HR Management & Compliance

Employment Law Tip: Red Flags for Workers’ Comp Fraud

Fraudulent workers’ comp claims cost employers millions every year. And while fraudulent claims can often be hard to prove, there are some red flags it can pay to look out for. Possible indicators of employee fraud include:

–Injuries where the only witness is the worker

–Injuries that occur on Friday afternoon or Monday morning

–Injuries that occur just before a strike, holiday, or anticipated layoff or termination

–Injuries occurring just after the worker has been disciplined

–Injuries occurring where the worker would not usually work

–Injuries that are unusual for the employee’s type of job

–Injuries that aren’t reported until a week or more after they occur

–The worker is observed in activities that are inconsistent with the reported injury

–The worker has a history of comp claims

–The worker is a new hire

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–Treating doctors have provided conflicting diagnoses

–There is evidence that the injured employee is working elsewhere while drawing benefits

–The worker, claiming to be disabled, can’t be reached at home during working hours

In addition, some possible indicators of fraud by attorneys or health care providers include:

–Receiving bills or explanations of benefits from health care providers, insurers, or attorneys for services that seem unnecessary; “boilerplate” medical reports; or reports that are merely copies of previously submitted reports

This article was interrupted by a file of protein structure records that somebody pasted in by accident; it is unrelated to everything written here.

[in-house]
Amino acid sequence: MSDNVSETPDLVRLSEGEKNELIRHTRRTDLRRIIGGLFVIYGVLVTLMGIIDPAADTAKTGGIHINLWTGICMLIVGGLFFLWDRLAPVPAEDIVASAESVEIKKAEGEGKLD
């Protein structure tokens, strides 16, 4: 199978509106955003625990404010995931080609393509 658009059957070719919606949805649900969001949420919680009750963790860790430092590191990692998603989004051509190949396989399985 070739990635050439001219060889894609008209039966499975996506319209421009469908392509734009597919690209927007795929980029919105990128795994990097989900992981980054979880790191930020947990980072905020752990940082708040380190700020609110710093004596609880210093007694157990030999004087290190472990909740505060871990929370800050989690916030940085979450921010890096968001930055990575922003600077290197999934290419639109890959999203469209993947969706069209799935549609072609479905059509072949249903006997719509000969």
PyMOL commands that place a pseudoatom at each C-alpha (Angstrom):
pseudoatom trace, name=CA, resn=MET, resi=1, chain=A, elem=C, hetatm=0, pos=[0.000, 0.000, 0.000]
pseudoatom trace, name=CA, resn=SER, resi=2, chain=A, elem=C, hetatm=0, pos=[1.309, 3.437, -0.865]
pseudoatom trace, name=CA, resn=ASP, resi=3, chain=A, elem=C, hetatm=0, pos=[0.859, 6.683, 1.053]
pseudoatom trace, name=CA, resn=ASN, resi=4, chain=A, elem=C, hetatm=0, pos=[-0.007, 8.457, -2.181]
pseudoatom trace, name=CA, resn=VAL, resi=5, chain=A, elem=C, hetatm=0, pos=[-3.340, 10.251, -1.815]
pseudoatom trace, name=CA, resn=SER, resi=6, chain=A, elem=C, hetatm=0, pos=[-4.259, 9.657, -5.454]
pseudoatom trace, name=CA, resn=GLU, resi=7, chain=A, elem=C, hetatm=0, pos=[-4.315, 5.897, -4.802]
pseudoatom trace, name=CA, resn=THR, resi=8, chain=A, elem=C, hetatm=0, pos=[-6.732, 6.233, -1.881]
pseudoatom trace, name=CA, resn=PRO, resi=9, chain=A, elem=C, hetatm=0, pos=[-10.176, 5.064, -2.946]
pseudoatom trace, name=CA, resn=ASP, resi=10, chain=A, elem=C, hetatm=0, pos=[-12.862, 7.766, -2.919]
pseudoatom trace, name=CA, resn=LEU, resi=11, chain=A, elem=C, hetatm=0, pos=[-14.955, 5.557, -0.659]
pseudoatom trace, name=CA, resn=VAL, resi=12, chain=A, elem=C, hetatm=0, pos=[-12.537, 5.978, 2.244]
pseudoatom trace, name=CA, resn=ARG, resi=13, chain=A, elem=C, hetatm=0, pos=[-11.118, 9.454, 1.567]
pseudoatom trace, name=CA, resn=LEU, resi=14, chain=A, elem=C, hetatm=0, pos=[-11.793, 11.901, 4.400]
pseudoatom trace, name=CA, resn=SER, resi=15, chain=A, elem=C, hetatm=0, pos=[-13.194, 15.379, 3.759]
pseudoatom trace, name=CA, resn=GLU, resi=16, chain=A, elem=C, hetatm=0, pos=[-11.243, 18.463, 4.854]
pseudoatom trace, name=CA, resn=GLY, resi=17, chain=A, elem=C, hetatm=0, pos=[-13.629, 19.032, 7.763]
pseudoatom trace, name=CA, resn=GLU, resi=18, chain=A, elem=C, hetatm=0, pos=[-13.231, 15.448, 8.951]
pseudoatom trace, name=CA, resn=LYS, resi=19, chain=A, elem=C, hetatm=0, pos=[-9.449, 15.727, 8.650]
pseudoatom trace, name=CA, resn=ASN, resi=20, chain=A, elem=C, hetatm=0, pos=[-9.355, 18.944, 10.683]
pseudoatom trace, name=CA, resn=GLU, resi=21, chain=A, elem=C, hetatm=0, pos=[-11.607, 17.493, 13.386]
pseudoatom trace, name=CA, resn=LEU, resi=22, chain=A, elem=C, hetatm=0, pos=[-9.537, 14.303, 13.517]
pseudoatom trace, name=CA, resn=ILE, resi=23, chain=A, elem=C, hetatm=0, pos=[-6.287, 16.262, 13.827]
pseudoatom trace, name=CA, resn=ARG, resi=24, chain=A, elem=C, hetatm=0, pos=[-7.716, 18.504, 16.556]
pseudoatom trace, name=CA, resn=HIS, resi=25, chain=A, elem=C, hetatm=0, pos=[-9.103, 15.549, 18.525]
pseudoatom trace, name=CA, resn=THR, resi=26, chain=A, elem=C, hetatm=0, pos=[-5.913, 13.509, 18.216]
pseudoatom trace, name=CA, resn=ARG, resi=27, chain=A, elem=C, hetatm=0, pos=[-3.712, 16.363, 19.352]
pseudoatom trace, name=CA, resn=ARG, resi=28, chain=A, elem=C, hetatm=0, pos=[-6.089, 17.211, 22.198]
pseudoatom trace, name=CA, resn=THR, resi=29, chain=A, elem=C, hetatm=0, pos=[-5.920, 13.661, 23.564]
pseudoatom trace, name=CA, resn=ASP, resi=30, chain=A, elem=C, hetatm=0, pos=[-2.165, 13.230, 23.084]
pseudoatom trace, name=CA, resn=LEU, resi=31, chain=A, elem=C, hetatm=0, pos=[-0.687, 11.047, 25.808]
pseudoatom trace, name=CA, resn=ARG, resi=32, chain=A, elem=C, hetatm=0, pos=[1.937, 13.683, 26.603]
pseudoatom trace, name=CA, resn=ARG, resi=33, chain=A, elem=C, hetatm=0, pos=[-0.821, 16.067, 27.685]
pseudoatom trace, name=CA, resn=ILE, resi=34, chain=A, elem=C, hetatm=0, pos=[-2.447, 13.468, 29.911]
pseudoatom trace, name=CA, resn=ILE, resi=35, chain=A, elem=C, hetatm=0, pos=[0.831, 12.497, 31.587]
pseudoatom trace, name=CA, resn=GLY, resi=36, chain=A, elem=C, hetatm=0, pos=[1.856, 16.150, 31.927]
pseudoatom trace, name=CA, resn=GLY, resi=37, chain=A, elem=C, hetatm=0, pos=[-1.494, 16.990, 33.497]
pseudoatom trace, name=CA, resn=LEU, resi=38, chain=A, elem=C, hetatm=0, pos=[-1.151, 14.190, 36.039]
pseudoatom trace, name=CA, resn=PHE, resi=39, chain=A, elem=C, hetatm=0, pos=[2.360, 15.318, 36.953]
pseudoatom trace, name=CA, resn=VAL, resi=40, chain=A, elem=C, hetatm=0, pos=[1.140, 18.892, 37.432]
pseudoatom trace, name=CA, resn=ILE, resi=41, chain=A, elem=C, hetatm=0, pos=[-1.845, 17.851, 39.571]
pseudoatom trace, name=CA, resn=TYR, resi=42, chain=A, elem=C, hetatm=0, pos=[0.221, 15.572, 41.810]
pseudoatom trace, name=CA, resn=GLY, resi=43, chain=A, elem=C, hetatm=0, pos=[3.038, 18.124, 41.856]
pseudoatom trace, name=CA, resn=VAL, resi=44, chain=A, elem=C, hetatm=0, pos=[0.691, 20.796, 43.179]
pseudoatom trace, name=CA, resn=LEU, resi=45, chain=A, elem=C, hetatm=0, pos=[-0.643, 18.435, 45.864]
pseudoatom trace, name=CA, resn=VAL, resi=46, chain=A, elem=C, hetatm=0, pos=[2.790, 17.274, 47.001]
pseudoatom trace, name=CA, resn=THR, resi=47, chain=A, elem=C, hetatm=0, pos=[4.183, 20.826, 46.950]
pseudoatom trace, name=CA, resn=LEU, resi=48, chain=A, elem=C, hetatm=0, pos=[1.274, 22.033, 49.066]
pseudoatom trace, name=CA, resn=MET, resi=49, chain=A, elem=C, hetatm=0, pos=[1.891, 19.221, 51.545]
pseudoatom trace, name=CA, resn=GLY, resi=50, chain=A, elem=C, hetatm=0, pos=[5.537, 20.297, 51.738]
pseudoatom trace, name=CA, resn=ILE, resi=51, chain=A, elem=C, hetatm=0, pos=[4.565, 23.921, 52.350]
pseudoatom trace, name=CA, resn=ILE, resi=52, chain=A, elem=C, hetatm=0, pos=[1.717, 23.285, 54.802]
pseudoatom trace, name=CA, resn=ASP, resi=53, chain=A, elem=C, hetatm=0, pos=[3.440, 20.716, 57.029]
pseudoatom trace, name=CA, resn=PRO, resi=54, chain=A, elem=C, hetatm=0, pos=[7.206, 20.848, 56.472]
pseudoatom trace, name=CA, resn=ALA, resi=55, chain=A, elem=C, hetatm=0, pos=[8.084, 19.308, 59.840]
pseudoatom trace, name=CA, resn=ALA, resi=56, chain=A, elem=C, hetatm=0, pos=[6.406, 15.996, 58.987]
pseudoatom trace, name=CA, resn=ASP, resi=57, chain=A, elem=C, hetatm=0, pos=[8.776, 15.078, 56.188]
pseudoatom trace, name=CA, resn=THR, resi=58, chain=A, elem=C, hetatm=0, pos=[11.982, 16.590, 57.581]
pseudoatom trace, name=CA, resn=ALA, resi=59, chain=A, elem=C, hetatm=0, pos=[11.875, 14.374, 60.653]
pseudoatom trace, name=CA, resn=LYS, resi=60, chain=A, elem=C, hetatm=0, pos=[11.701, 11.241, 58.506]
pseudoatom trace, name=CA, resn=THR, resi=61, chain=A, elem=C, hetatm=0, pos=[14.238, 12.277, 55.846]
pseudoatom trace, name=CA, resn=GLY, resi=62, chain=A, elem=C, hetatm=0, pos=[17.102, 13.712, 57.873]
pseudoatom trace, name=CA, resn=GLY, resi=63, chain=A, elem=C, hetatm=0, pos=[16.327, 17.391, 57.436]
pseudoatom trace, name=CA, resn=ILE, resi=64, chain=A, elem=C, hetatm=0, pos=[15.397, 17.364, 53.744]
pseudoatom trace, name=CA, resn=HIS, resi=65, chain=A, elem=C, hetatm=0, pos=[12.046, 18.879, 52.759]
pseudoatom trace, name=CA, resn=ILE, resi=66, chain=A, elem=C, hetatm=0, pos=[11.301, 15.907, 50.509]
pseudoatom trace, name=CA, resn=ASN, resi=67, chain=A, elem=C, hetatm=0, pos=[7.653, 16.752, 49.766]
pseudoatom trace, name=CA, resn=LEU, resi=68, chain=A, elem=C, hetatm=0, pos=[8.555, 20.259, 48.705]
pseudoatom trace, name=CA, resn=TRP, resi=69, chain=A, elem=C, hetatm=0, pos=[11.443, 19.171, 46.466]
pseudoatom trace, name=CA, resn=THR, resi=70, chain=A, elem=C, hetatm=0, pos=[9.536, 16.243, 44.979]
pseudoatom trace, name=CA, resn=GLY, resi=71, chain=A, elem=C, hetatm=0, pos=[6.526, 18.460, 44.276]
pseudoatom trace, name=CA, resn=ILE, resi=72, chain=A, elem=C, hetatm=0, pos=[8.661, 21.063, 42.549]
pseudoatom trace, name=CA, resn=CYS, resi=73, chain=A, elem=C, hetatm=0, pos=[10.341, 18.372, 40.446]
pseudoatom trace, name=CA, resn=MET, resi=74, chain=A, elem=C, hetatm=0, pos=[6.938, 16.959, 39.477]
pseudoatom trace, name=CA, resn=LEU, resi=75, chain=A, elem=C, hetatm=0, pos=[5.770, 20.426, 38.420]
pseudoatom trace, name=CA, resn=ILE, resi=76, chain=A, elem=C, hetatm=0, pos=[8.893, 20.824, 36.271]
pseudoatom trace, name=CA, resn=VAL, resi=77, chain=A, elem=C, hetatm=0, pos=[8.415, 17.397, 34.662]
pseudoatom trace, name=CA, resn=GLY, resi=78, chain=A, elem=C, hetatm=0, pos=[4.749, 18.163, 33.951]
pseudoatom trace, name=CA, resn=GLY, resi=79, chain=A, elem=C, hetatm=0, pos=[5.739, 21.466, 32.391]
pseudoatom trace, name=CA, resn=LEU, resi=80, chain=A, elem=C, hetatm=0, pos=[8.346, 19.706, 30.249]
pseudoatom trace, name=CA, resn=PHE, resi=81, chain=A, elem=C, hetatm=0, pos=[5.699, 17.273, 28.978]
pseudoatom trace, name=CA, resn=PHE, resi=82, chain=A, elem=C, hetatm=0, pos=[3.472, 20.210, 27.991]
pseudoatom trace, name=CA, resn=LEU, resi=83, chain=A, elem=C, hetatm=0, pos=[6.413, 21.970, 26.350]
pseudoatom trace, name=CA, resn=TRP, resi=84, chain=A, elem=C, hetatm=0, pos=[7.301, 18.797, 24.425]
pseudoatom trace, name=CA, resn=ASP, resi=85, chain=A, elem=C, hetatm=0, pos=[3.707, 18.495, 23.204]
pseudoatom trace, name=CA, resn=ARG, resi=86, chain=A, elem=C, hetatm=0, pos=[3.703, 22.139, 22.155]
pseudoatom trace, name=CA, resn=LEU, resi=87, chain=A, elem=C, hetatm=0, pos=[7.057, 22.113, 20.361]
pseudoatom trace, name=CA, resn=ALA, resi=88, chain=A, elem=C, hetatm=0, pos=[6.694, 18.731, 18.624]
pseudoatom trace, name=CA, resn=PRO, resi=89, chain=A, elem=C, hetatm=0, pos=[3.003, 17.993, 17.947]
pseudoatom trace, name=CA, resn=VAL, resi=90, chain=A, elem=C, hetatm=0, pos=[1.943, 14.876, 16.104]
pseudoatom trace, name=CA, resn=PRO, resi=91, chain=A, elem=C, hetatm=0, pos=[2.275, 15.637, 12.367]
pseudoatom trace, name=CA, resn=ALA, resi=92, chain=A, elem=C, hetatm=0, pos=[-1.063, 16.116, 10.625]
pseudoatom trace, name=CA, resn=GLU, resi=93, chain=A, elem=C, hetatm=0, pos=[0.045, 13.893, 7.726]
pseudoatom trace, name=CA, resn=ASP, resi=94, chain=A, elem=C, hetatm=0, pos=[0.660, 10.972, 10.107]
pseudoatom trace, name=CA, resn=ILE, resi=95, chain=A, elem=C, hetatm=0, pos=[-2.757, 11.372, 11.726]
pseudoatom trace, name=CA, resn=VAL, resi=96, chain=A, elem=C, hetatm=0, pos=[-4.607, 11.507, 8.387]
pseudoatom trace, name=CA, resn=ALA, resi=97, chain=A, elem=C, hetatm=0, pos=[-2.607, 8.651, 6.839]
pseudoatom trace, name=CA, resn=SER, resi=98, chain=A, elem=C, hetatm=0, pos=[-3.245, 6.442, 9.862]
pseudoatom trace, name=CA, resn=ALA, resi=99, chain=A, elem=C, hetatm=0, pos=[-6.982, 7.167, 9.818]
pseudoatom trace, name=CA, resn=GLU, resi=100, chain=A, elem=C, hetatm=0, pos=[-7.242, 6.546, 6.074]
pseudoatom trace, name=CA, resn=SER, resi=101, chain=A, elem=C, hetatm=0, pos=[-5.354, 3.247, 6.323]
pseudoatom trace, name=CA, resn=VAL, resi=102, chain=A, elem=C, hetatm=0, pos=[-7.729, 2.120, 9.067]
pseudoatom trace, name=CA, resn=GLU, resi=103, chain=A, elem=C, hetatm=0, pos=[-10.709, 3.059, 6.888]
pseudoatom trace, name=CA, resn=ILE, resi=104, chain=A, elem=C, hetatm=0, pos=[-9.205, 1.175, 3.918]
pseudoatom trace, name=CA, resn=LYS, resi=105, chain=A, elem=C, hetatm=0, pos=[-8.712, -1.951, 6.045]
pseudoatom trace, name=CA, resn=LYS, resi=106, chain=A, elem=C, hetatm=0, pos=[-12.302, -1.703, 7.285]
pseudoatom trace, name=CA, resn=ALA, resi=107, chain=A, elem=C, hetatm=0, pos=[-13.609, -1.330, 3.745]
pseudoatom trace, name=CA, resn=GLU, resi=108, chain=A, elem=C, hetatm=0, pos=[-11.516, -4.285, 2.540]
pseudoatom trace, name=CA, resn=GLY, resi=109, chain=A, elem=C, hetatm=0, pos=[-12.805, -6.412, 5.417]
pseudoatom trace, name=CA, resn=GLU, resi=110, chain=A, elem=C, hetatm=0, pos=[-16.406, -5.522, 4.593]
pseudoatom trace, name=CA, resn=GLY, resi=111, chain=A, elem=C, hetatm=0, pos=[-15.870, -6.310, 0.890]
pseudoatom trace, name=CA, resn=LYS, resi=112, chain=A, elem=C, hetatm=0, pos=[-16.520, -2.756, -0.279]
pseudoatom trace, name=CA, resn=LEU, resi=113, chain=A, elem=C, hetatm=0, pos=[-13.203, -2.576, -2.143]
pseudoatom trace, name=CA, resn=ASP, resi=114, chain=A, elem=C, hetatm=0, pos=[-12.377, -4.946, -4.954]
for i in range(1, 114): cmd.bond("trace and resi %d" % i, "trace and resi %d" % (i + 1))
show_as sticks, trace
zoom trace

–Bills from a health care provider or attorney that reflect an unreasonably high dollar amount or hours per day

–Treatment dates on holidays for nonemergency situations

–Statements or complaints by the worker that the attorney is “never” available, even though the attorney is billing for services

–Attorney relationship with a health care provider that appears to be a partnership in handling workers’ compensation claims

These factors are not conclusive proof of fraud, but they may act as a tip-off to it. If you suspect fraudulent activity, promptly report the facts to your workers’ compensation insurer. 

Have you ever dealt with a fraudulent comp claim? Share your thoughts on this and other topics on the California Employer Forum.